New Foundation Farms appoints estates management guru Kevin Wissett-Warner to its board
With subsidies for farming on the way out and fertiliser and fuel on the way up, the short-term prognosis for conventional farming is not good. And the long-term prognosis is even worse: ecological destruction, marginal economics and an average age of farmers well past 60 doesn’t add up to a flourishing future for the agricultural sector.
This is bad news for all of us, but it is especially bad news for landowners, whether farming directly, or with tenants who do so.
Long standing estate management consultant Kevin Wissett-Warner read the tea leaves a decade ago and began a journey to figure out what could be different. As a confidante and advisor to landowners across the United Kingdom, he has wrestled with the question of how to give relevant practical advice to his clients that successfully improves both the financial and ecological aspects at the same time.
“Managing estates is a challenging business,” observes Kevin. “The variables are wide ranging and include weather, input and commodity prices and pest and disease outbreaks. It’s often less about getting it right and more about not getting it horribly wrong. This makes major change even more testing for everyone involved.”
Kevin’s journey of exploration led to being introduced to the team at New Foundation Farms (NFF) in early 2020. “When I met NFF co-founders Mark (Drewell) and Marcus (Link) I immediately recognised that they were onto something that was super-relevant to addressing the needs of country estates and the custodians who care for them. And the more I got to know NFF the clearer the path became and the deeper I wanted to be involved”.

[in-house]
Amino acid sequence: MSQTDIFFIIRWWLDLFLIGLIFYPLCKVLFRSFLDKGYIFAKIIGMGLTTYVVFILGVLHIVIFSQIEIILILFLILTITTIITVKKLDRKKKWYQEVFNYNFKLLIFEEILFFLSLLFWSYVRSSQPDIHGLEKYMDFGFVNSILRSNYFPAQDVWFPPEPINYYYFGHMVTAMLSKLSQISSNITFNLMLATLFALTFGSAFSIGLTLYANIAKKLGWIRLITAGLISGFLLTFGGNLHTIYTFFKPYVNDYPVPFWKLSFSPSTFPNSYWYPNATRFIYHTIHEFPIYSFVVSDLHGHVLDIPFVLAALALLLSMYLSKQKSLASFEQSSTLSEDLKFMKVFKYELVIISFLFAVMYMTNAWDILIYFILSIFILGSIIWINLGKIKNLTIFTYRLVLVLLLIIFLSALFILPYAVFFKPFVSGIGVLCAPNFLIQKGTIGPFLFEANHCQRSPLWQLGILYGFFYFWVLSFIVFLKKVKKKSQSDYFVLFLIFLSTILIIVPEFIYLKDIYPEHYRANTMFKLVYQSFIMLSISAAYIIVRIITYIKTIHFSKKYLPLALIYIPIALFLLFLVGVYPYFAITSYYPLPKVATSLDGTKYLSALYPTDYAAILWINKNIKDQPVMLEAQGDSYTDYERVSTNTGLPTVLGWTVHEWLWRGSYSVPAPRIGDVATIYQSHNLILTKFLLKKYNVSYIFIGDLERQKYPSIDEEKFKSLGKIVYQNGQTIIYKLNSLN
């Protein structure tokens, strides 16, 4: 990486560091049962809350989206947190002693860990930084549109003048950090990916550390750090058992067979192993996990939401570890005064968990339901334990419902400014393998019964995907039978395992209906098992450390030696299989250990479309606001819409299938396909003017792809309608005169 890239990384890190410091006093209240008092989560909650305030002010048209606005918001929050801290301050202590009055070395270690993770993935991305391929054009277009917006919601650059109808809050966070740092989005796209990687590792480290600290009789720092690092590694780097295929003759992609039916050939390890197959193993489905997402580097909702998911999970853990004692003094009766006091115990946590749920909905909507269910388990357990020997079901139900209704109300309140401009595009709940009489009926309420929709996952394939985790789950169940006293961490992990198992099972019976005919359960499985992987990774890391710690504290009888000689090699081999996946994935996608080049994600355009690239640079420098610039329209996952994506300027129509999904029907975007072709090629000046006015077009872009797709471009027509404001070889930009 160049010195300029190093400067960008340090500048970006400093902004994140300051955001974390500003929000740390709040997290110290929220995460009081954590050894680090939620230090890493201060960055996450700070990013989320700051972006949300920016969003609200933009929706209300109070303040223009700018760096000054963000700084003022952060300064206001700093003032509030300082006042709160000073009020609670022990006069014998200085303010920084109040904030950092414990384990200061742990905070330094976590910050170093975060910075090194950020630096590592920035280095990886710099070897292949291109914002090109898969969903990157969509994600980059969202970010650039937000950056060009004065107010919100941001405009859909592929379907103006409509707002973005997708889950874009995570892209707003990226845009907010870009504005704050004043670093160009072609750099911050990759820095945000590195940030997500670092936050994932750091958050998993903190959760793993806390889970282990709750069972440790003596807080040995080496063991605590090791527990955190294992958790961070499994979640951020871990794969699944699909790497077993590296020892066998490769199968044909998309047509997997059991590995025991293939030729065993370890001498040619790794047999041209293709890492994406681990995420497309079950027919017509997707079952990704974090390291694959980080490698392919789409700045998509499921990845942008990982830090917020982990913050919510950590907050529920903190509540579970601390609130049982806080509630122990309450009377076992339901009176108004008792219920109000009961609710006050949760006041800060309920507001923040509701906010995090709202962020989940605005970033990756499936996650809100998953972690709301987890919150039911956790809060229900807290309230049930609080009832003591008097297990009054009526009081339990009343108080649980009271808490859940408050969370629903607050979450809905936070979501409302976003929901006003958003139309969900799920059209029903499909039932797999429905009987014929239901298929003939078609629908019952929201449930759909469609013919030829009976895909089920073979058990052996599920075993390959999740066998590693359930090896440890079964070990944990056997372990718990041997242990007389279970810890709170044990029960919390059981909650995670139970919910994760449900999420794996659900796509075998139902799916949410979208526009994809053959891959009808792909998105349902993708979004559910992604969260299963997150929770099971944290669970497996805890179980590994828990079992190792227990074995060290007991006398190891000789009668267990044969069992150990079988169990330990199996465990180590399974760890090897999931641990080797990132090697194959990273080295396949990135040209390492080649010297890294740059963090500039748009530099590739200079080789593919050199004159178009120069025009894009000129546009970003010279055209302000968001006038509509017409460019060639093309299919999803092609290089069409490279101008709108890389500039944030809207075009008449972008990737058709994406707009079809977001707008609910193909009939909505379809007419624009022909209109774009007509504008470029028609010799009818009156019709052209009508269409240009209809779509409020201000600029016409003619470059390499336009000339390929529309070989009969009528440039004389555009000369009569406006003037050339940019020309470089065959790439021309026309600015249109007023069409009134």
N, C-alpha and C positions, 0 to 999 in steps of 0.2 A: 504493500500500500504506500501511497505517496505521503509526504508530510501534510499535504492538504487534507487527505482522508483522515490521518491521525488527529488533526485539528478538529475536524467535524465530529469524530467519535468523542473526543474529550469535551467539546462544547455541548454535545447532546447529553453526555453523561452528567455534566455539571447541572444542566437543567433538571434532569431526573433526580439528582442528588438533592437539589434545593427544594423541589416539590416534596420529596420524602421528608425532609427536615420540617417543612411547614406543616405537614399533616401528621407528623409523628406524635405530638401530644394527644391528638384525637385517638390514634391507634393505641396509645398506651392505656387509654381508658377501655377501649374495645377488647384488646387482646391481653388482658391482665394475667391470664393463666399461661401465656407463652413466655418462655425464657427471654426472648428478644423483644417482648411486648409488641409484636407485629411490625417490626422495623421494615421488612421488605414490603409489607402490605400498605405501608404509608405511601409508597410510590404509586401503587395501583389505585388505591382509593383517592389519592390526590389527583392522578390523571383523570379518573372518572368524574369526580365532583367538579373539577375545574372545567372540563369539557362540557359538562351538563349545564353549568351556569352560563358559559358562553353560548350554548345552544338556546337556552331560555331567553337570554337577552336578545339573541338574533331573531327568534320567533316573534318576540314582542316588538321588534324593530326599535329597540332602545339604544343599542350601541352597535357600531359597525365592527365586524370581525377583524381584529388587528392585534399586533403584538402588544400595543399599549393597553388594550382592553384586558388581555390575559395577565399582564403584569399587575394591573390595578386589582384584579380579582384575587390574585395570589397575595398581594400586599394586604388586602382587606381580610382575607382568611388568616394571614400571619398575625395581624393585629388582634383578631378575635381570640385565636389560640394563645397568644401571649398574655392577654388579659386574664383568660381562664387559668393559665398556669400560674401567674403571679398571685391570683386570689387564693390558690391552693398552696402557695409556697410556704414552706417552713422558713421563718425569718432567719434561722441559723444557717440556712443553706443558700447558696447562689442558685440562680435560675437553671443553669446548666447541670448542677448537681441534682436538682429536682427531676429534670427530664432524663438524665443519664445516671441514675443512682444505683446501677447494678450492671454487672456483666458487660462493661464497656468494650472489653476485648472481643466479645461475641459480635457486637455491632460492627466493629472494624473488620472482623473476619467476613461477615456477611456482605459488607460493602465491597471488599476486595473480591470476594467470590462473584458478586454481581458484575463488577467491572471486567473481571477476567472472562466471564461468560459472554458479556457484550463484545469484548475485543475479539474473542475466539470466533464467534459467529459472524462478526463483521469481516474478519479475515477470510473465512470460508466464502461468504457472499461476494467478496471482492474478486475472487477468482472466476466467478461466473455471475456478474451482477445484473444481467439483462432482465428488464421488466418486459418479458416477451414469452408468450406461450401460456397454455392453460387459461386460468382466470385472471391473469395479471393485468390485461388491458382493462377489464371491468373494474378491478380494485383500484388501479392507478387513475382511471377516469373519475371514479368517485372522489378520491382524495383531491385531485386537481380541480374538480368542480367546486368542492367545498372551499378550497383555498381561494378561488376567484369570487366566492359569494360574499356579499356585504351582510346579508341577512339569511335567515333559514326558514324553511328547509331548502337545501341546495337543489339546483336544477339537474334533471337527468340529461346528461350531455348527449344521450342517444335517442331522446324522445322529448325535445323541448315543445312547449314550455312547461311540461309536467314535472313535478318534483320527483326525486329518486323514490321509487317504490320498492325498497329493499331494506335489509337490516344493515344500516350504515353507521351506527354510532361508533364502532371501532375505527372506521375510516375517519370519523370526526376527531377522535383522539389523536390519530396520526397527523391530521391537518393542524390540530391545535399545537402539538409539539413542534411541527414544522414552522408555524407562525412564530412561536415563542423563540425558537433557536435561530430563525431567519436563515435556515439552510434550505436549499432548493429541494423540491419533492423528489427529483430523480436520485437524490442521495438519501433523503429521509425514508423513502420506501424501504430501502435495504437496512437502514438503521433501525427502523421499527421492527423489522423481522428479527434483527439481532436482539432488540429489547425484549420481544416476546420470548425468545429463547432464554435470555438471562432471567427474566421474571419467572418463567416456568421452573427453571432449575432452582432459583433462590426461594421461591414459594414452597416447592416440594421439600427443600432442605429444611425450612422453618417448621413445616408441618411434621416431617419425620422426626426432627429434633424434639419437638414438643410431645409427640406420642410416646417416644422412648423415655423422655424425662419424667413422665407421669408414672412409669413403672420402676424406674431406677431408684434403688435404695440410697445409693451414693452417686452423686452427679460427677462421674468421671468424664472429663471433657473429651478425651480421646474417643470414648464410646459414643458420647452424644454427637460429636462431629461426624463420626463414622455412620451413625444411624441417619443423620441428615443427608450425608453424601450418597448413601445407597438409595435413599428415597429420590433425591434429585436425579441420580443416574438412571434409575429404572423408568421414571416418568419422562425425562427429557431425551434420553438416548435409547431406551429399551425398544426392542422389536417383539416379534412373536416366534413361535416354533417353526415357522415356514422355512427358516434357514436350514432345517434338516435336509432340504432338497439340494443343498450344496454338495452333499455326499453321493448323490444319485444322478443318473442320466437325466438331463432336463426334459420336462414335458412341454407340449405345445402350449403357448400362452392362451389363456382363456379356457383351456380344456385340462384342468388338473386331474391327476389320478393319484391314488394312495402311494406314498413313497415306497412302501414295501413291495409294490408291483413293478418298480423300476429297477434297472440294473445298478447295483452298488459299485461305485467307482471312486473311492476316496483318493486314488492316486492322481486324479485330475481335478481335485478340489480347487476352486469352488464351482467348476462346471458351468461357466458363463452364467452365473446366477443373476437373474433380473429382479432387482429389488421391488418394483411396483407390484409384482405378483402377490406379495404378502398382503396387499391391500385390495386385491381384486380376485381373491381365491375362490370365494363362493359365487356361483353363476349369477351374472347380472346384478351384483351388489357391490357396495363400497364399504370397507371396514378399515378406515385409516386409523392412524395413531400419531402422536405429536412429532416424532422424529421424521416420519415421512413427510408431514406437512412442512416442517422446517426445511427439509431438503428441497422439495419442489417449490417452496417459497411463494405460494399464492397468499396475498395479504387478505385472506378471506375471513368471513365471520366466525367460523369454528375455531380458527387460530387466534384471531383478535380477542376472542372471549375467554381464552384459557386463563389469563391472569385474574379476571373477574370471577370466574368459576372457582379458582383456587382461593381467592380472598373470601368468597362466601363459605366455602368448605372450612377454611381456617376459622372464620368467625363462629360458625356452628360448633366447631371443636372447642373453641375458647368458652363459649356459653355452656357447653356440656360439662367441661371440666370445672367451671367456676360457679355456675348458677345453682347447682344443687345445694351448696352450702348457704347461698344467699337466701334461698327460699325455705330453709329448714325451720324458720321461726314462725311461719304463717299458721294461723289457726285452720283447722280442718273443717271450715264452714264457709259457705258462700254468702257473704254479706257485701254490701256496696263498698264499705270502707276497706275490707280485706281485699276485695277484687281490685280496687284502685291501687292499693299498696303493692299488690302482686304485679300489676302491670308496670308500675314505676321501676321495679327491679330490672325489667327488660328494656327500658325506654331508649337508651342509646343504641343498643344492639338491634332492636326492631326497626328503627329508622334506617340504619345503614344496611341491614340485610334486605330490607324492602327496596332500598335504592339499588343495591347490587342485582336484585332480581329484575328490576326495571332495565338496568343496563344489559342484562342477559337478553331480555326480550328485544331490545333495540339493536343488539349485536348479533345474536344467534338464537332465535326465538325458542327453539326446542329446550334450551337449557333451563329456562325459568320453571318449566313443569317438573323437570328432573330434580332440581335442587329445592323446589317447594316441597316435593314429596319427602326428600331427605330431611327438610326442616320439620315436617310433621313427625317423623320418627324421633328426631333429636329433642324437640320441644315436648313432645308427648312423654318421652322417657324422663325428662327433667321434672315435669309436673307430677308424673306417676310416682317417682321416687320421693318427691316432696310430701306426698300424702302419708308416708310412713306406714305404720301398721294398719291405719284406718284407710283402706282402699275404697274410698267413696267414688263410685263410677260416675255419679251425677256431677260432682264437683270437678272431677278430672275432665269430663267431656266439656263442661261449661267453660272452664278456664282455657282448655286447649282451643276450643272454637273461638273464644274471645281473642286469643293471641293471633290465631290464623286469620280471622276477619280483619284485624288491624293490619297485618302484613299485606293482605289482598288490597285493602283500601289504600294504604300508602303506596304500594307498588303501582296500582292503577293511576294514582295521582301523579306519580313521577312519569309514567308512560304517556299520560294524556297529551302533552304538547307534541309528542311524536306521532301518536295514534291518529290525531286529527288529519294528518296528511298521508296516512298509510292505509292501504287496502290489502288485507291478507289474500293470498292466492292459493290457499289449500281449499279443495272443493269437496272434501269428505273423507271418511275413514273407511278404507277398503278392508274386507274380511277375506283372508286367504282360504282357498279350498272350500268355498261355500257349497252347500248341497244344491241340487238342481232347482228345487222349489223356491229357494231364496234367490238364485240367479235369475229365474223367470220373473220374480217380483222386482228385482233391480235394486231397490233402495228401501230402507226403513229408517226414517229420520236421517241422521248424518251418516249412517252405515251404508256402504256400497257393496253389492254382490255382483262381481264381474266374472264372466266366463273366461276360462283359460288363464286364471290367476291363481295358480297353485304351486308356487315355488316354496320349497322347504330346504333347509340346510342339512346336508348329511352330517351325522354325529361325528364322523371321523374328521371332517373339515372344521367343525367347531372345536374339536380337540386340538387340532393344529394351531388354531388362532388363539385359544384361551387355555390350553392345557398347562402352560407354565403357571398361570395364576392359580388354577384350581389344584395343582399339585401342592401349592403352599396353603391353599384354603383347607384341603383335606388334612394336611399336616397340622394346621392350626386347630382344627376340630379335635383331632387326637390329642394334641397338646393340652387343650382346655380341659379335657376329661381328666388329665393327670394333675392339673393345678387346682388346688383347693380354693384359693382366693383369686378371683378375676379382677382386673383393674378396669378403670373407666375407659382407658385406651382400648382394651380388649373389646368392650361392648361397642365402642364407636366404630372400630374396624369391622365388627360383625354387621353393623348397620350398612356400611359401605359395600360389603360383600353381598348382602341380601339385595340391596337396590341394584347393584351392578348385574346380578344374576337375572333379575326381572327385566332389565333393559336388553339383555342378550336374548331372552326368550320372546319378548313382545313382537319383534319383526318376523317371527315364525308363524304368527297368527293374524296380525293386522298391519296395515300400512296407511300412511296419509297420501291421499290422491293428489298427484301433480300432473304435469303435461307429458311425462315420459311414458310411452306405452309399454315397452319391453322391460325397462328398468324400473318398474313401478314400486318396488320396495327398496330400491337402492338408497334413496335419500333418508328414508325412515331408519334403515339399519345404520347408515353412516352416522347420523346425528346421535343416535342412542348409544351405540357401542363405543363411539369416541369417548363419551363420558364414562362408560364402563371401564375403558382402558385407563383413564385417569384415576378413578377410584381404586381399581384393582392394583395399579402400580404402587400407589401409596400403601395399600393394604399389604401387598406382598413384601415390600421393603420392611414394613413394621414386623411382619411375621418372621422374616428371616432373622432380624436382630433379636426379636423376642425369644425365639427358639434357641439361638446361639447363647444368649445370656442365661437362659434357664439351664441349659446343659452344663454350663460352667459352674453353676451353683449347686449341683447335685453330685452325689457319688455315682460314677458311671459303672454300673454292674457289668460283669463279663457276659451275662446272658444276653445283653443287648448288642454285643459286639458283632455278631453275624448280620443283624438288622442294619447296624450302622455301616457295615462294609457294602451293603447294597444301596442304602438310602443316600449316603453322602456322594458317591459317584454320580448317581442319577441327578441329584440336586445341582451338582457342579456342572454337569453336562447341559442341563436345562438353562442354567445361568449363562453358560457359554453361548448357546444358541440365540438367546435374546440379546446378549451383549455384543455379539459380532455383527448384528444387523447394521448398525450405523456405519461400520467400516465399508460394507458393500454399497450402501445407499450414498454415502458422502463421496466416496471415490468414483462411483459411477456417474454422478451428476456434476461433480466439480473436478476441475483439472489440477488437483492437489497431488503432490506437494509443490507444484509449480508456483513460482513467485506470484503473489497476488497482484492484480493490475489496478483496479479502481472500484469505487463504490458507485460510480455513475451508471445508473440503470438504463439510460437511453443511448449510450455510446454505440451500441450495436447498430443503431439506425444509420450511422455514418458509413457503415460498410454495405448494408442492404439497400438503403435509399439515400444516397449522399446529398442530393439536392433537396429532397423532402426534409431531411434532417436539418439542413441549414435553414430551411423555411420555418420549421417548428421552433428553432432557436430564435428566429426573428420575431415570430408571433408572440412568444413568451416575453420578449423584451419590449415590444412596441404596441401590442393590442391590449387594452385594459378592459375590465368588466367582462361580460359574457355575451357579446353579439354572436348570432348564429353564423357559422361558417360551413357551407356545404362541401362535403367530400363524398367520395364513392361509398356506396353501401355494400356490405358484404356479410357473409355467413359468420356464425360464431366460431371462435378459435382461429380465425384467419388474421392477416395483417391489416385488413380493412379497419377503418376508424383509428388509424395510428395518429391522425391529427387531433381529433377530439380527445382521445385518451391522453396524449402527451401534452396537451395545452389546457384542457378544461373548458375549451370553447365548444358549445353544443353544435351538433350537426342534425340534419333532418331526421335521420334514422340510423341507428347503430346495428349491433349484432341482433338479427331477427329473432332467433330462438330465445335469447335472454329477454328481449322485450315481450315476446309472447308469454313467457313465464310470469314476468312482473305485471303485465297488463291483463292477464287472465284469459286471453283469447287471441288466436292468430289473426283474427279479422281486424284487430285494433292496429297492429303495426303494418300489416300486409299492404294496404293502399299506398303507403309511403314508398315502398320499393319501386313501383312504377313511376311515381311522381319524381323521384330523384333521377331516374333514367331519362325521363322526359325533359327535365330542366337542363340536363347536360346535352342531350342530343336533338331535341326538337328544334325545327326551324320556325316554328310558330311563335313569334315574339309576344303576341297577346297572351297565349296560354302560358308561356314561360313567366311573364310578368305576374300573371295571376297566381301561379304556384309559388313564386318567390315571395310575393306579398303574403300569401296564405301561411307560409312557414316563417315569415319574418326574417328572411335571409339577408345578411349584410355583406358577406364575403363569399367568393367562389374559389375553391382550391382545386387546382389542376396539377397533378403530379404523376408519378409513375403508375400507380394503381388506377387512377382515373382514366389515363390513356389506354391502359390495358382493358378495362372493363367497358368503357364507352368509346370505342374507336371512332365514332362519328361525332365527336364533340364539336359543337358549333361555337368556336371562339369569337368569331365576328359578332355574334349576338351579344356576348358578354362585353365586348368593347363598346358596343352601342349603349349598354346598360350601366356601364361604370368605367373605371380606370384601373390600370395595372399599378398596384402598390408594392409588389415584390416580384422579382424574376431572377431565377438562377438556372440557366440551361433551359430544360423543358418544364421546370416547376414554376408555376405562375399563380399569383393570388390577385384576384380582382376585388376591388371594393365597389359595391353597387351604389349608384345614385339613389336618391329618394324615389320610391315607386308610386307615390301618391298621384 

This growing involvement has now gone to a new level with Kevin being appointed to the NFF board in March this year. His arrival has contributed to a new development for the company; building partnerships with landowners in which NFF brings the capital and hands-on management expertise to take on a long-term involvement in a regenerative transition. For the estate owner, this opens a new future in which their custodianship of the land is transformed ecologically, socially and economically.
“Originally we took the view that it was critical for NFF to own land outright in order to effect the radical transition needed in food and farming,” says Mark Drewell. “But we are now finding a change in attitude amongst landowners. The short- and longer- term headwinds facing conventional farming and associated land management are becoming painfully clear to everyone. This is opening doors that were firmly shut even two years ago.”
A typical arrangement involves NFF taking on a long lease with a guaranteed rental for the landowner and a share of the upside once the regenerative farming enterprises deliver growing profits.
Modern science recognises that flourishing in nature is less about survival of the fittest and more about collaboration. Using insights from the latest developments in ecology, soil science and the science of biomimicry (learning from nature) creates an approach to food and farming in which everyone wins by creating successful regenerative agriculture.
NFF calls this approach “nature-tech”. It goes beyond growing food whilst reducing the ecological damage: it’s about creating a flourishing ecosystem which also produces abundant food. It is about harnessing the power of relationships between a rich and expanding diversity of microbes, insects, plants and animals (wild and farmed), to grow nutrient-dense food profitably on regenerating soils.
Kevin concludes “Landowners can lead the nature-tech revolution and I am delighted to be working with the New Foundation Farms team to help make that happen. It’s very exciting stuff!”